"I get tips when men ask questions [like] if Mexican condoms are safe, [ones] that they buy at the hotel desks, but they usually ask this after they've been to hotel to use one. I keep a basket full of American [brand] condoms right here but the men are so anxious to pick a girl that they don't think about anything else. I don't sell much [except] two ply toilet paper and soft paper towels I tear off rolls. Most of the tips are because I answer questions about the girls - which girls don't make [the men] wear a condom, which girls do anal sex and which are the youngest girls. They want to think the girl is only thirteen or fourteen, even though they know that's illegal here. I just say 'I hear' or 'there's a rumor,' but I never say for sure. Especially since some club girls really are that young. Not at this club, of course," he adds, making me repeat my promise not to specify his name or the venue where our conversation takes place. Answering my questions cost twice what I'd paid uptown, $20.00, which he demanded in advance when I told him I was a reporter.

My interview "tips" are higher at all the Zona Norte clubs. However, the restrooms in these noisy brothels, at least on the nights I visit, seem to be the cleanest in all of Tijuana , especially at Adelita where the fixtures and floors as spotless as those found in San Diego 's more expesive hotels and exclusive restaurtants. Of course, it's only in Zona Norte where customers will find women casually walking into the men's rooms, sometimes even soliciting business within. "It's more quiet in here and already a lot of the women don't speak English well enough," I'm told. "I explain to the men what the girl charges and what she does, or tell her what the man wants from her. The man tips me when they leave, usually just a dollar, but the girl will come back and give me at least five dollars. If she doesn't, I will do my best for other girls instead and tell the men only about them, not her. Or I tell the men that she will rob them."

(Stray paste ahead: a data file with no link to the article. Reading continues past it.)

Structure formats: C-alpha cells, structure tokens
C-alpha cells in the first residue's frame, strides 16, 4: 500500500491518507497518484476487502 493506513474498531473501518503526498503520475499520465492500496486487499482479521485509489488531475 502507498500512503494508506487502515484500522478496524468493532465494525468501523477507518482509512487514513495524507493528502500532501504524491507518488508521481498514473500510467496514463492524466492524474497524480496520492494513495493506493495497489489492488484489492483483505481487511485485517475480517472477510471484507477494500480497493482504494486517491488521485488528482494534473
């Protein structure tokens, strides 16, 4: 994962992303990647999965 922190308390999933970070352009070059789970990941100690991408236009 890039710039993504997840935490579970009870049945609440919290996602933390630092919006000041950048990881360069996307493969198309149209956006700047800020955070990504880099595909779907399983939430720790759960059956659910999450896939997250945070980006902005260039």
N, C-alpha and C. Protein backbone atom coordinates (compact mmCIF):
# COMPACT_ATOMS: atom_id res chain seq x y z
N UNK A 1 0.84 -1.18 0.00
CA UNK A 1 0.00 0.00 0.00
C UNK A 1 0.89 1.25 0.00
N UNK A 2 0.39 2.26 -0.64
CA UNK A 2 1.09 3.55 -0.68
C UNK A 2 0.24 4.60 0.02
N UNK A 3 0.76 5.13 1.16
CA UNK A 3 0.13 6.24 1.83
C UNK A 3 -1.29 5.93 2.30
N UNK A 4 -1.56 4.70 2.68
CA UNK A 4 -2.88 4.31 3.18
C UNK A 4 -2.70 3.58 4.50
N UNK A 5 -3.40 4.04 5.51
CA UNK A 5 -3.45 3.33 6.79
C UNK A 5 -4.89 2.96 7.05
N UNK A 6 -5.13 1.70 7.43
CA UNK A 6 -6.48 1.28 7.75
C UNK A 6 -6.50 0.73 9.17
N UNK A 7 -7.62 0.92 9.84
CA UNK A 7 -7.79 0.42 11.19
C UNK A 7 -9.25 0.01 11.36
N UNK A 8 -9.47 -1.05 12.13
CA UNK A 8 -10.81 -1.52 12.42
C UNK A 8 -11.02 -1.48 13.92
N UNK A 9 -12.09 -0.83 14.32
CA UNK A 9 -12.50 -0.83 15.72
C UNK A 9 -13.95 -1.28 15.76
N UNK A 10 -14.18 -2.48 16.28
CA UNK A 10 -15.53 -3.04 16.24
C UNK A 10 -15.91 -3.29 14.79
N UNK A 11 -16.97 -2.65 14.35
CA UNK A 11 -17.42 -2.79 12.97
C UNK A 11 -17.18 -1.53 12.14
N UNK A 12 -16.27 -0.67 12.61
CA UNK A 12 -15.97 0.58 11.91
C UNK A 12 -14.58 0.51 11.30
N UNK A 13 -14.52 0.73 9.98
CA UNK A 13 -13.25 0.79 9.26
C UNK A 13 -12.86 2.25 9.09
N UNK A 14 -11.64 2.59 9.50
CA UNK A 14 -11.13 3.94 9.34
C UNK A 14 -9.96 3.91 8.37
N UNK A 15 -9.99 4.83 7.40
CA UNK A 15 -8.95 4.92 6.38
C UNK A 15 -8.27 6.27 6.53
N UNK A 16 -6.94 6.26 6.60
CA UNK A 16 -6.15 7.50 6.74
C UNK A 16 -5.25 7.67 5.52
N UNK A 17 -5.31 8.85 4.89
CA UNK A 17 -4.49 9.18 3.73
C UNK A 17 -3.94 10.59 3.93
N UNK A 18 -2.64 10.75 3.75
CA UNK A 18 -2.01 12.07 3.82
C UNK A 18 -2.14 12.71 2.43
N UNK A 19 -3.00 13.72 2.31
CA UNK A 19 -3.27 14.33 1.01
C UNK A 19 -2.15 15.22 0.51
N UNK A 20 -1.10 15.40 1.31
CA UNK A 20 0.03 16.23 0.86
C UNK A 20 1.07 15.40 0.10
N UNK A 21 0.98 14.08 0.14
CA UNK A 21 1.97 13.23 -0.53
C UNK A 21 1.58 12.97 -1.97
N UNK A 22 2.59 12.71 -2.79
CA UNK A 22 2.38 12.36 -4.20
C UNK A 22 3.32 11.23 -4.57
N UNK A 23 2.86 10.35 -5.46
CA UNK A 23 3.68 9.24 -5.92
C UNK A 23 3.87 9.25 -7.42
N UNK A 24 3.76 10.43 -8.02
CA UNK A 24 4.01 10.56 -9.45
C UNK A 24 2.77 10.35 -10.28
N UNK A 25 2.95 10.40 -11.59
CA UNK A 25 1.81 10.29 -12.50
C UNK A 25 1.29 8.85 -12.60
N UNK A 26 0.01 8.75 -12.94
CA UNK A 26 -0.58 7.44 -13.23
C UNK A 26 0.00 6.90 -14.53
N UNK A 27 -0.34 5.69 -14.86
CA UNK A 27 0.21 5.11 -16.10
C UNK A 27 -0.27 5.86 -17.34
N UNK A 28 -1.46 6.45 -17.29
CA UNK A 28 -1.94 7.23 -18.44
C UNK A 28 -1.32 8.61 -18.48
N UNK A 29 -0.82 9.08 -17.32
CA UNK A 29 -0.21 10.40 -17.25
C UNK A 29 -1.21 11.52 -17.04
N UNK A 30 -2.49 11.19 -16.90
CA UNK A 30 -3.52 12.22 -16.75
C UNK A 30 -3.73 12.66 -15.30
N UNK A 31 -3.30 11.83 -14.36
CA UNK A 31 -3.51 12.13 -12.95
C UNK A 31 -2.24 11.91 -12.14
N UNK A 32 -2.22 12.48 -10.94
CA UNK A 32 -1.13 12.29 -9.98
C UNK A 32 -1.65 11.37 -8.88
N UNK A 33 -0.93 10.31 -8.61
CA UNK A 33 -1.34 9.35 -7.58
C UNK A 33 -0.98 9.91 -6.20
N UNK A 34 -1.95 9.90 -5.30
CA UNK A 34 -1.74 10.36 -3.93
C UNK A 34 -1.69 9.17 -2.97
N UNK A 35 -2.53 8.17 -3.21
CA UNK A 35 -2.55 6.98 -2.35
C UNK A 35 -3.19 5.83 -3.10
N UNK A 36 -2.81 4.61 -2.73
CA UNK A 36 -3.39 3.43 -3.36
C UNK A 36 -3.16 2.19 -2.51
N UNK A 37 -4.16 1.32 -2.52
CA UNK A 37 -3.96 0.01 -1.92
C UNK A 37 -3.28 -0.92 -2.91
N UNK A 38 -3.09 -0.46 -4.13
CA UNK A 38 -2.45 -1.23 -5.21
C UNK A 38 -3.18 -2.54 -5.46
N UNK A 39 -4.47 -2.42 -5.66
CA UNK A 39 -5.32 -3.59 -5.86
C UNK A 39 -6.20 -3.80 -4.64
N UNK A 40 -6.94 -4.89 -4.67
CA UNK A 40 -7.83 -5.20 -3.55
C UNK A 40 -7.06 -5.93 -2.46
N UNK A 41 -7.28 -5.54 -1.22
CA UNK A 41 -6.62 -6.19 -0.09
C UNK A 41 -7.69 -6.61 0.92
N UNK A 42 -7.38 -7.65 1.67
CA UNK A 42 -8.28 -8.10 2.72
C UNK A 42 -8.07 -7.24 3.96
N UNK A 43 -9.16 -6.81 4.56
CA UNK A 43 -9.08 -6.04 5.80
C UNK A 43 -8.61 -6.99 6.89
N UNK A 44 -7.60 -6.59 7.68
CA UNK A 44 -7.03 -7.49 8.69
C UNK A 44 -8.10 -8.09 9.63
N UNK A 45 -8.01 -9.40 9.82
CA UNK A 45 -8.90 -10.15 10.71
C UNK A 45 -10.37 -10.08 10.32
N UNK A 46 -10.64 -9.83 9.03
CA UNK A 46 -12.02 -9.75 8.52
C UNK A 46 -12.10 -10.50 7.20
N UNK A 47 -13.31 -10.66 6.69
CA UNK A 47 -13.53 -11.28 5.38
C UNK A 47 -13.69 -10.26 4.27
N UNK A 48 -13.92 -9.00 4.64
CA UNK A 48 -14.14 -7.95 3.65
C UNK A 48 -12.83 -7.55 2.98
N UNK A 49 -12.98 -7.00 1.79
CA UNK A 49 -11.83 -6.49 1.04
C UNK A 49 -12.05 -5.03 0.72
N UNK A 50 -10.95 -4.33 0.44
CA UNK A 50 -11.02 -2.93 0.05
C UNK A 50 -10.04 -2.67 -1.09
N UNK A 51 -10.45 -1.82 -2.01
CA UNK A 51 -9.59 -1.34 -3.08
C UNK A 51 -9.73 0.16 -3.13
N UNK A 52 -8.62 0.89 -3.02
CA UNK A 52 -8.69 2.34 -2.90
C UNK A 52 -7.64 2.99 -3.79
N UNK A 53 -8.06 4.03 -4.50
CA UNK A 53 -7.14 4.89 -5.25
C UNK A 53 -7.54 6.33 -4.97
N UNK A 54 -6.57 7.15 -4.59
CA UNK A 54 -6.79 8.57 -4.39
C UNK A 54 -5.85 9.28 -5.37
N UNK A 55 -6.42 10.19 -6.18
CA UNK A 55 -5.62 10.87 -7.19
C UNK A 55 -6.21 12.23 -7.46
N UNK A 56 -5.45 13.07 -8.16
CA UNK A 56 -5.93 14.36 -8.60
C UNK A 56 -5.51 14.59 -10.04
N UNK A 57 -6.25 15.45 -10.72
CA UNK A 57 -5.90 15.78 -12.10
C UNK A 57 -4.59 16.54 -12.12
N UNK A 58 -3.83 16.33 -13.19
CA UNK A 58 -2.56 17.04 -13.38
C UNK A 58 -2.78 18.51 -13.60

With so much liquor flowing, someone's inevitably going to get beligerrent or combatitive, so Javier's job at a dance club in the Zona Norte sometimes requires him to double as mediator, referee or even bouncer. According to a 53-page report on alcohol and drug abuse recently published by the Pacific Institute for Research and Evaluation, nearly half of the weekend clubbers returning to the United States are legally drunk, with a blood alcohol level of .08 percent or higher. "I've been in the middle of some [very bad] fights. [Customers] have pulled knives on each other, usually because of a girl or because someone [got ripped off] for drugs. One time, I heard something metal drop...I see a guy [has] dropped his gun on the floor [while] sitting on the toilet. Two other guys were doing their business at the wall [urinals] and ran out the door before they even pulled up their zippers. I was right behind them...[that] seemed like a good time to take my break."